SUMMARY OF THE INVENTION
Accordingly, an object of the present invention is to eliminate the disadvantages of the conventional optical fibers and to provide a fiber for optical transmission having a structure capable of providing a broad transmission bandwidth of transmitted light.
These objects of the present invention are accomplished by an optical fiber composed of a core and first through third concentric cladding layers of which the first cladding layer has a thickness in the range of from 1/100 to 1/20 the diameter of the core and a refractive index equal to that of the periphery of the core, and the second cladding layer has a refractive index smaller than that of the first and third cladding layers.
BRIEF DESCRIPTION OF THE DRAWINGS
In the drawings,
FIG. 1A is a cross-sectional view showing one example of a conventional optical transmission fiber;
FIG. 1B is a graph showing the distribution of refractive index in the optical fiber of FIG. 1A;
FIG. 2A is a cross-sectional view showing another example of a conventional optical transmission fiber;
FIG. 2B is a graph showing the distribution of refractive index in the optical fiber of FIG. 2A;
FIGS. 3A and 3B are, respectively, a cross-sectional view and a refractive index distribution of an optical fiber constructed in accordance with the present invention;
FIG. 4 is a graphical representation showing transmission characteristics of the optical transmission fiber according to the present invention as shown in FIGS. 3A and 3B; and
FIG. 5 is a graph showing the transmission bandwidth of various types of optical transmission fibers.
DESCRIPTION OF THE PREFERRED EMBODIMENTS
The present invention will now be described in further detail with reference to the accompanying drawings.
FIGS. 3A and 3B are, respectively, a cross-sectional view of a preferred embodiment of an optical fiber according to the present invention and a graph of the refractive index distribution of this fiber. In FIGS. 3A and 3B, 1, 2", 3' and 4 indicate a core, a first cladding layer, a second cladding layer and a third cladding layer, respectively, and n.sub.1, n.sub.2 " and n.sub.3 indicate the refractive indices of the first cladding layer 2", the second cladding layer 3' and the third cladding layer 4, respectively. According to this embodiment, the propagation speeds of each mode, including the higher order modes and leakage modes, in the vicinity of the core-cladding boundary are made the same, thereby to obtain an extremely broad bandwidth transmission characteristic.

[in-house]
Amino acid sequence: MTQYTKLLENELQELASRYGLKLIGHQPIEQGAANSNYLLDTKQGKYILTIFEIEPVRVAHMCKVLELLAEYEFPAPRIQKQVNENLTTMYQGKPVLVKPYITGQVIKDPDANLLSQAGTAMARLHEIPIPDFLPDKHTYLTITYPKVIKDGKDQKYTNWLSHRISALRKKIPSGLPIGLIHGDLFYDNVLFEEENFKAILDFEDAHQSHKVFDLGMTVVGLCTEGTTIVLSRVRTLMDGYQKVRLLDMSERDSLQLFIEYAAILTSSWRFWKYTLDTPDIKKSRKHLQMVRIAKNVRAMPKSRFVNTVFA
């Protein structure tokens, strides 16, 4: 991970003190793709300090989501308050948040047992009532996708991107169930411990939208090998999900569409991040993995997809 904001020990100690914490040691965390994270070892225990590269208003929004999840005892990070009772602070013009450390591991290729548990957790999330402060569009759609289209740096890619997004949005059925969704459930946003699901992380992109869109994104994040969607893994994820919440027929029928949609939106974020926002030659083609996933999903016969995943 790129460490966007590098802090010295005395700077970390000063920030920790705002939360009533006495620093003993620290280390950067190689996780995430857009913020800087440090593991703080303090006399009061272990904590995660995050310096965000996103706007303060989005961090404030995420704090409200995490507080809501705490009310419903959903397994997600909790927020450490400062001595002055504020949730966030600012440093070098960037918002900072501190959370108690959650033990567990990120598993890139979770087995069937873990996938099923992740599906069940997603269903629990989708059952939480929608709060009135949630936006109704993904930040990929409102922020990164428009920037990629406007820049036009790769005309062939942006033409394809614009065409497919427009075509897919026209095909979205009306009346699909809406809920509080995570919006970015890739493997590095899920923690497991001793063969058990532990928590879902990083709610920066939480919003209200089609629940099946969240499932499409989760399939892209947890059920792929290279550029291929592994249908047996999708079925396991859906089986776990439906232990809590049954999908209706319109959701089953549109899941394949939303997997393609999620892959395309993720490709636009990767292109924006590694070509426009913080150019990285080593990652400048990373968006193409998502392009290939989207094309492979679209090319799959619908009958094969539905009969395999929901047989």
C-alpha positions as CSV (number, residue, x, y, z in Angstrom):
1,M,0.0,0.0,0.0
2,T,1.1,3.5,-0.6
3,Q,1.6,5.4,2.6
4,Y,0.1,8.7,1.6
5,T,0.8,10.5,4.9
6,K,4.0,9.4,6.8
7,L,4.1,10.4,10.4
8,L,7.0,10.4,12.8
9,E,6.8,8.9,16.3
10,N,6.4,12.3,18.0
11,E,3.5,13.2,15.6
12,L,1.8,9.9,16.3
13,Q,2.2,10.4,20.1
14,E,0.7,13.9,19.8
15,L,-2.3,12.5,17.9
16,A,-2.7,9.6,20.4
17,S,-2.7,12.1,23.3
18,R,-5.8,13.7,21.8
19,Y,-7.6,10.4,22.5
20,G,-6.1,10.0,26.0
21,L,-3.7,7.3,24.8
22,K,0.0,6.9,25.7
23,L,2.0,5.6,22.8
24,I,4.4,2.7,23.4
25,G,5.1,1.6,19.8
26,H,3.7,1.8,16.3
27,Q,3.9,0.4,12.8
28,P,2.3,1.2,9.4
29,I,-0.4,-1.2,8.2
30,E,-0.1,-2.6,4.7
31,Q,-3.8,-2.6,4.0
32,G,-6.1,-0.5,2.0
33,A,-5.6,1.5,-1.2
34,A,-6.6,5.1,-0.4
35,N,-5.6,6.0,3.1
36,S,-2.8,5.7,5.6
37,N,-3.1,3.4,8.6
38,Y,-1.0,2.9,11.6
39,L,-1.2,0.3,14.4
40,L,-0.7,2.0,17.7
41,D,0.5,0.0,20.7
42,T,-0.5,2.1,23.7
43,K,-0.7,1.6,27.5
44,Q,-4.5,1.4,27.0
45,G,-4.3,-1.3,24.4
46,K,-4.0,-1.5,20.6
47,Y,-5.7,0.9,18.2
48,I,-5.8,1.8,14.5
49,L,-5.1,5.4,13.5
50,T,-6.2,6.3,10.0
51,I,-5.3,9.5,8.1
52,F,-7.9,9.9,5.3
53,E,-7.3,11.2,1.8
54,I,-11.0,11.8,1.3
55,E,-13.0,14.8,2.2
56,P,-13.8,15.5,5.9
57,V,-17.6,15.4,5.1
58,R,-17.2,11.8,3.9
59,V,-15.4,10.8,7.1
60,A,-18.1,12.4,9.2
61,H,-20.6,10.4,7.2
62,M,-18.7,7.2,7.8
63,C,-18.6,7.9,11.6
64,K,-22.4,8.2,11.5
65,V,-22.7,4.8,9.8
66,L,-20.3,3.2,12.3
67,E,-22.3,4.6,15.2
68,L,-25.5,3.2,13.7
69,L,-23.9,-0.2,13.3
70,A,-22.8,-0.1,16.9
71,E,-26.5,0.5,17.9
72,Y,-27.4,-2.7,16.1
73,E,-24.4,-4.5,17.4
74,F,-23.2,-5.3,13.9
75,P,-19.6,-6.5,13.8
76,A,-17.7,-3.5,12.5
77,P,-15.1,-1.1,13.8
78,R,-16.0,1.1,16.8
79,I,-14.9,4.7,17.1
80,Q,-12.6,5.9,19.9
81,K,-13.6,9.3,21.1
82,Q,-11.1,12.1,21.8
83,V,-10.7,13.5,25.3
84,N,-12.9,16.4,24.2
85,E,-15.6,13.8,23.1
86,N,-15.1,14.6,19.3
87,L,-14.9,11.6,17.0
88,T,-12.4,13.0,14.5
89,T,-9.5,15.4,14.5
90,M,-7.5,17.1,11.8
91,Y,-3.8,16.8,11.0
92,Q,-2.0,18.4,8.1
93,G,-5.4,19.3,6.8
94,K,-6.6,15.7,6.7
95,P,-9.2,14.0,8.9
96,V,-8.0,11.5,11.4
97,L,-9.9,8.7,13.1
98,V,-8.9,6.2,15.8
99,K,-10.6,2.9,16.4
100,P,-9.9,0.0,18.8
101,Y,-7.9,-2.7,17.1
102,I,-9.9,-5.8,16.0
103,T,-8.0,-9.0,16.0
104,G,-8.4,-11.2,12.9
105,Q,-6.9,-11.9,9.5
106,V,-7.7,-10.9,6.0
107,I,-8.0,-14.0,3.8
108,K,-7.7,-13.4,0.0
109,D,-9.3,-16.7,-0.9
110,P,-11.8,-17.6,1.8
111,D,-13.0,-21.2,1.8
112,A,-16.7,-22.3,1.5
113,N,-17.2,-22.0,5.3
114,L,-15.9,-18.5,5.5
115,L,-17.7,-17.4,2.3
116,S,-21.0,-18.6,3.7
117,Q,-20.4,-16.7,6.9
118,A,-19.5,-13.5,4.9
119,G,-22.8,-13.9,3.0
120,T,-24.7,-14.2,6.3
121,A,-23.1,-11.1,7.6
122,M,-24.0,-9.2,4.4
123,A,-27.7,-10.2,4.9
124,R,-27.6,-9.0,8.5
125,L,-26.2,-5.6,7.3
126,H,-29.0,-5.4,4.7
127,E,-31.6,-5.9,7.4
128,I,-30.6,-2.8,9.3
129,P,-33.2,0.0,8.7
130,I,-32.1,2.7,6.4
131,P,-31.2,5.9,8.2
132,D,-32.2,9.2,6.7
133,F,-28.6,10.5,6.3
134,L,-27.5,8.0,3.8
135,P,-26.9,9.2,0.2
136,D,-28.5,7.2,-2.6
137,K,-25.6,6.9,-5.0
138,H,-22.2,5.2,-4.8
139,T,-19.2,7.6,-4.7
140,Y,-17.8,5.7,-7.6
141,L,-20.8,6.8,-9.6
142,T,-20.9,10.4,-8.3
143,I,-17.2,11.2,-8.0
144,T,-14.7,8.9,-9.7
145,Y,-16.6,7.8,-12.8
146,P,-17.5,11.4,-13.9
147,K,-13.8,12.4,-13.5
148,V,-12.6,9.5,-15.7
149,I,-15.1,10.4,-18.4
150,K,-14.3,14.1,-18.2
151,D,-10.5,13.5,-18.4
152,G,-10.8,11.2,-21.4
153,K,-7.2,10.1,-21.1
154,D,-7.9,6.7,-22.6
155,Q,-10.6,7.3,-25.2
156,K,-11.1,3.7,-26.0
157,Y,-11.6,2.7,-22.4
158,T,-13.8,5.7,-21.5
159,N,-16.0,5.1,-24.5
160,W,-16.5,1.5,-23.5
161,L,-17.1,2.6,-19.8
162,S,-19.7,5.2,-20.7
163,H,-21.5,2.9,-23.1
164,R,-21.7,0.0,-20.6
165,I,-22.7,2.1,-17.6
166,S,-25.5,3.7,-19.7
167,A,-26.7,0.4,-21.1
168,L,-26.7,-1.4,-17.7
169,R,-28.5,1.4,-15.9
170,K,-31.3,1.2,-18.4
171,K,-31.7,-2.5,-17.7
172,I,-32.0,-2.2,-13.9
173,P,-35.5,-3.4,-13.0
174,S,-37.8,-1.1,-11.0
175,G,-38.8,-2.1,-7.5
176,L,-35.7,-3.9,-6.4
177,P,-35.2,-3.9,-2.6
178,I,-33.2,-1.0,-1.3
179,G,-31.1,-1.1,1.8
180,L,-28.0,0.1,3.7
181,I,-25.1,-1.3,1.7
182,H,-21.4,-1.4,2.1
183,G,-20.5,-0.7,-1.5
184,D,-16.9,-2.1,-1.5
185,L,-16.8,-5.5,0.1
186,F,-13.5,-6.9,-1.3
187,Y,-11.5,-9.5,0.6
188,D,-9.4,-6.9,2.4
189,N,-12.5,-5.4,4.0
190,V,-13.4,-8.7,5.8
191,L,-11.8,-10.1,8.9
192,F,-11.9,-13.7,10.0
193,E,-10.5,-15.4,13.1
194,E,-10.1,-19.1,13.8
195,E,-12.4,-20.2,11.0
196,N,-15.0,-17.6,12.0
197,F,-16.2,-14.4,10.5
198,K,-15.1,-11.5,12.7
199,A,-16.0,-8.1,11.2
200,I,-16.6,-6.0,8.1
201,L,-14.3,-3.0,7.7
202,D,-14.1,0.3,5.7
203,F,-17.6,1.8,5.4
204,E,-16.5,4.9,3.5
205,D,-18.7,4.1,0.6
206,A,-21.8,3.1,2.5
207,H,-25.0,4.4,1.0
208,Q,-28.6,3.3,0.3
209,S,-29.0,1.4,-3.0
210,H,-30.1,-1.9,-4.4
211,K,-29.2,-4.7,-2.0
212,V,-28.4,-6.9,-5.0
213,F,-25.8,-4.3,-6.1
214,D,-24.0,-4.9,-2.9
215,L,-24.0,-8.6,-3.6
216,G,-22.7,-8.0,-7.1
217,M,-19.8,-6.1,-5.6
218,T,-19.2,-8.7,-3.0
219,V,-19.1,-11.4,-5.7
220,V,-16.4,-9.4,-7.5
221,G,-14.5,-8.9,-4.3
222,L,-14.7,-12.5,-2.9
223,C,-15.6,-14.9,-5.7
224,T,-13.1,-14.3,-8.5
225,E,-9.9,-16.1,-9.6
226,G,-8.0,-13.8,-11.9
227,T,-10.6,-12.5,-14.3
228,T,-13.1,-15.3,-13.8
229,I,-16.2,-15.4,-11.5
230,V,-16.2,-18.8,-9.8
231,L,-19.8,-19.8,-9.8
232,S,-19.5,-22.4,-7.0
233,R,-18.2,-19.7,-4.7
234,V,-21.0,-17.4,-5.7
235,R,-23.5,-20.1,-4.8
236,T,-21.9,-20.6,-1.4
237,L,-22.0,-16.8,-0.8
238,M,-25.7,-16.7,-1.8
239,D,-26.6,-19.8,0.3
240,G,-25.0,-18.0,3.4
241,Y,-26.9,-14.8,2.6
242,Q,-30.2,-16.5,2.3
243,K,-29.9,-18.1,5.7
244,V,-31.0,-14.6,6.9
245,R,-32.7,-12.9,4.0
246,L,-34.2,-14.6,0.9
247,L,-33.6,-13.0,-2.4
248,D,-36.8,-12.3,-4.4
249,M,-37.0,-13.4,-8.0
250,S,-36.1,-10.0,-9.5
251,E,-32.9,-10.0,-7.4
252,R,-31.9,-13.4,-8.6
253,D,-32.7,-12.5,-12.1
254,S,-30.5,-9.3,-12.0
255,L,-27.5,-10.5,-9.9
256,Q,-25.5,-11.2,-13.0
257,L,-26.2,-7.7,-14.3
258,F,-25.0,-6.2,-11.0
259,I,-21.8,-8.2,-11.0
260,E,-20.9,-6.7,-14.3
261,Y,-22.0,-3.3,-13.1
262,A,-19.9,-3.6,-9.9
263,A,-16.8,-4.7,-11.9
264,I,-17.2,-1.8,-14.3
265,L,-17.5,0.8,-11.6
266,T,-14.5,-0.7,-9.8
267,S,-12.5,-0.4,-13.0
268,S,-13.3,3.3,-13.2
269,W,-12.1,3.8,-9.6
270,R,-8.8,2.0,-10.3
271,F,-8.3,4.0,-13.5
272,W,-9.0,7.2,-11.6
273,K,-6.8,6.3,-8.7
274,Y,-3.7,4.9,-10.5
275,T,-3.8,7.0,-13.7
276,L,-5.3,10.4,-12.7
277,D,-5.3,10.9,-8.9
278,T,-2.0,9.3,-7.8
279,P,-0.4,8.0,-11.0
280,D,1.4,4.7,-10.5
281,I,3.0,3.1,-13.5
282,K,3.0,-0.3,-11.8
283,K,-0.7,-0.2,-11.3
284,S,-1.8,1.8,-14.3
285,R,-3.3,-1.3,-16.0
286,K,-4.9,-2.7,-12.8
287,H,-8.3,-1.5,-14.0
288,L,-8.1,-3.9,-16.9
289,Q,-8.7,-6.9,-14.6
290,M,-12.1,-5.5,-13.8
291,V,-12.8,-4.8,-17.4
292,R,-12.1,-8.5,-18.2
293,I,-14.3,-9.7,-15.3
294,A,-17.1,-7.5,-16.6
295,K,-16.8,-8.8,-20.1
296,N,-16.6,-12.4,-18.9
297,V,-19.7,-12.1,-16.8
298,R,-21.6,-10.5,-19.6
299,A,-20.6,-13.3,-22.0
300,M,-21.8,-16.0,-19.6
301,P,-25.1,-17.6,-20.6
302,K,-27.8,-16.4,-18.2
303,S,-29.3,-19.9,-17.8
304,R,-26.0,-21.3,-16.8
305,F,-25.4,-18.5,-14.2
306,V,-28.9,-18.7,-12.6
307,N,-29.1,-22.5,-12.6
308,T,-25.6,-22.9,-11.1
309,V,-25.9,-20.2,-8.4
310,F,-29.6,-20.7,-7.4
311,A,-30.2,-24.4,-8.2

FIG. 4 is a diagram showing calculated transmission characteristics of the optical fiber according to the present invention as shown in FIGS. 3A and 3B. On the abscissa is plotted a standardized transmission coefficient x, and on the ordinate a relative group retardation time of leakage and transmission modes. The standardized transmission coefficient is calculated from the following equation (see, for instance, Okoshi (ed.), Hikari Fiber no Kiso, 67, 1977): ##EQU1## where k represents the wave number of light in vacuo, n.sub.c the maximum refractive index of the core, and .beta. the transmission coefficient of each mode. The standardized transmission coefficient x corresponds to a position in the optical fiber in its radial direction. To obtain a broad wavelength region, it is sufficient for the group retardation times (differential transmission speeds) of all the modes to be the same in the transmission mode region and the connecting leakage mode region. It can be seen from FIG. 4 that a broad bandwidth can be obtained when the thickness (d) of the fist cladding layer 2" falls within a range of 1/100D<d<1/20D, wherein D represents the diameter of the core. In the present example, D is 100 .mu.m and, accordingly, 1 .mu.m<d<5 .mu.m.